As far as the Chicago White Sox go, I would have a great time cracking open a cold one with Eloy Jimenez. Eloy just seems like such a cool, down-to-earth, good-hearted kind of guy, as exemplified by his goofy antics in the dugout and saying hello to his lovely mother every chance he gets while on television. Chuck Garfien would have to be an obvious plus-one. I’d love to discuss any and all of the prospect awards he has earned and why we are the same age and yet he’s so much richer and more successful than I am.

As a fair-weather NFL fan, it was not the easiest choice picking a Chicago Bears player. But as an avid Sunday Funday participant, I was able to catch almost every Bears game. One name I never failed to hear was Khalil Mack. Yes, I knew of him prior to this, I was not born under a rock. Mack is a freak of nature, no doubt about it. I feel like there’s never too much drama surrounding the guy, which is always a good sign (at least for him). However, I’m in it to talk about the crazy and the fun, not necessarily the workout programs and what kind of protein he uses. I’m here for hearing why he didn’t want to give out Halloween candy to the punks of Chicago. Okay, okay, I’m being sarcastic. In all honesty, learning more about Mack would be incredible. Going from a lesser-known player at the University of Buffalo of all places to one of the most elite NFL players in recent memory has to have a damn good story behind it. The guy is a beast. You want to know what it takes to be great? Talk to Khalil Mack.

chicago bears football GIF by NFL
Max Strus is easily the go-to member of the Chicago Bulls for me. How could I not pick him? He’s a hometown kid. Growing up in the Chicagoland area and attending Stagg High School, I could’ve walked or driven past him a thousand times before. Now that he’s made it to the big boy league after killing it at DePaul, that won’t be too likely anymore. It would be incredible just to be able to talk to him about the process, the hometown friends after fame, and if he’s going to donate an entire gym to Stagg (shoutout Dwayne Wade). To have a beer with him and reminisce about walking around the Chicago Ridge mall or whatever it is would be truly awesome.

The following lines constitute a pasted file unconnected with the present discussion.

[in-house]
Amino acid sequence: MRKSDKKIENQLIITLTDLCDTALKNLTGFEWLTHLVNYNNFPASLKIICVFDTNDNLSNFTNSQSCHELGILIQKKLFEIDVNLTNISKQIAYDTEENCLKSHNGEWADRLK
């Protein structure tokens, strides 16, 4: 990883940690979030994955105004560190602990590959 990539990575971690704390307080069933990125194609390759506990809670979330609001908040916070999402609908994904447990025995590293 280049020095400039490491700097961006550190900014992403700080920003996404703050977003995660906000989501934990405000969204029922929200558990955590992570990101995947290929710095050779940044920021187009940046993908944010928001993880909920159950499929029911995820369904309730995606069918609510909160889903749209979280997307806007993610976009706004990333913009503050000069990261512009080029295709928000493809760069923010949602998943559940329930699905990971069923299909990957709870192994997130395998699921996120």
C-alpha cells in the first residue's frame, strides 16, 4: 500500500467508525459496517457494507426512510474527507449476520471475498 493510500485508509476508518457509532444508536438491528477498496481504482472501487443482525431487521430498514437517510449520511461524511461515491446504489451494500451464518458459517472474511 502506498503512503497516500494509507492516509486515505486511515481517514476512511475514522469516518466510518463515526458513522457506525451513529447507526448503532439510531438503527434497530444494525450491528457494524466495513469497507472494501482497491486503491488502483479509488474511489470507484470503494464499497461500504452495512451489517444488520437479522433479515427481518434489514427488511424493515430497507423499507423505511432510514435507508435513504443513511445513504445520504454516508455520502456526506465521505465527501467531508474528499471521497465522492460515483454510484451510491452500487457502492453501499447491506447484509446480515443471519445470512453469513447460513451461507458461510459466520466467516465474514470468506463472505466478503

Photo: Alexa Sandler/The DePaulia
There are so many Chicago athletes I would love to just have a conversation with, let alone have a drink with, but narrowing it down to one legend and one from each of the four major sports was much more difficult than I had originally thought. Who would be your famous Chicago sports drinking buddy? Let us know in the comment section or on Twitter.

Joe Crede Jersey White Sox

Over the last 20 years, the White Sox employed both a “Melkman” and a “Milkman.” Melky Cabrera received his nickname due to his first name. But then there was the “Milkman” Herbert Perry, who actually ran a dairy farm.

Herbert Edward Perry Jr. was born on September 15, 1969, in Live Oak, Florida. His father, Herbert Sr. (who went by Ed) ran a family dairy farm in Mayo, Florida located up where the panhandle meets the peninsula. You can’t make this up: the town briefly renamed itself Miracle Whip in 2018 as part of a marketing deal with Kraft, in exchange for funds to beautify the town.

In any event, Perry was an excellent athlete; he threw multiple no-hitters in high school and played quarterback for the football team at Lafayette High School, eventually earning a football scholarship at the University of Florida. Perry backed up Gators QB Kerwin Bell, who amazingly was also from Mayo (a town of only about 1,200) and was a teammate of future Hall of Fame running back Emmitt Smith. In addition to backup QB duties, Perry punted the pigskin as well.

But it was on the diamond where Perry was most successful, and he was drafted by the Cleveland Indians in the second round in 1991.

Herbert worked his way through the minors playing first & third base with some pop and patience at the plate leading to a Major League debut for the Tribe on May 3, 1994, at New Comiskey Park.

Perry entered the game in the bottom of the 8th inning as a defensive replacement for future Hall of Famer Jim Thome at third base and drew a walk in the top of the 9th. He earned his first Major League hit a few weeks later off Al Leiter and after a brief four-game trial was sent back to the Indians Triple-A affiliate in Charlotte, where he hit .327/.397/.505 with 13 home runs in 102 games.

Perry returned to the Indians in mid-June 1995 when Dave Winfield went to the DL and performed well in limited duty, spending most of his time at first base and hitting .315/.376/.463 in 52 games. He even saw some postseason action going 0 for 14 with a walk as the Indians eventually lost the World Series to the Braves.

When Julio Franco won the first base job for 1996 (Jim Thome was entrenched at third), Perry was shuffled back to the minors where he eventually suffered a knee injury which kept him sidelined all the way through the 1997 season. He never played another game for the Indians.

While Perry didn’t play a game in 1997, it was an eventful year. He and his brother Chan (who played 18 games over two MLB seasons with the Indians & Royals) purchased cows of their own to continue the family dairy business. Also in November, Herbert got married and later that month, he was the 34th of 35 picks by the Tampa Bay Devil Rays in the expansion draft.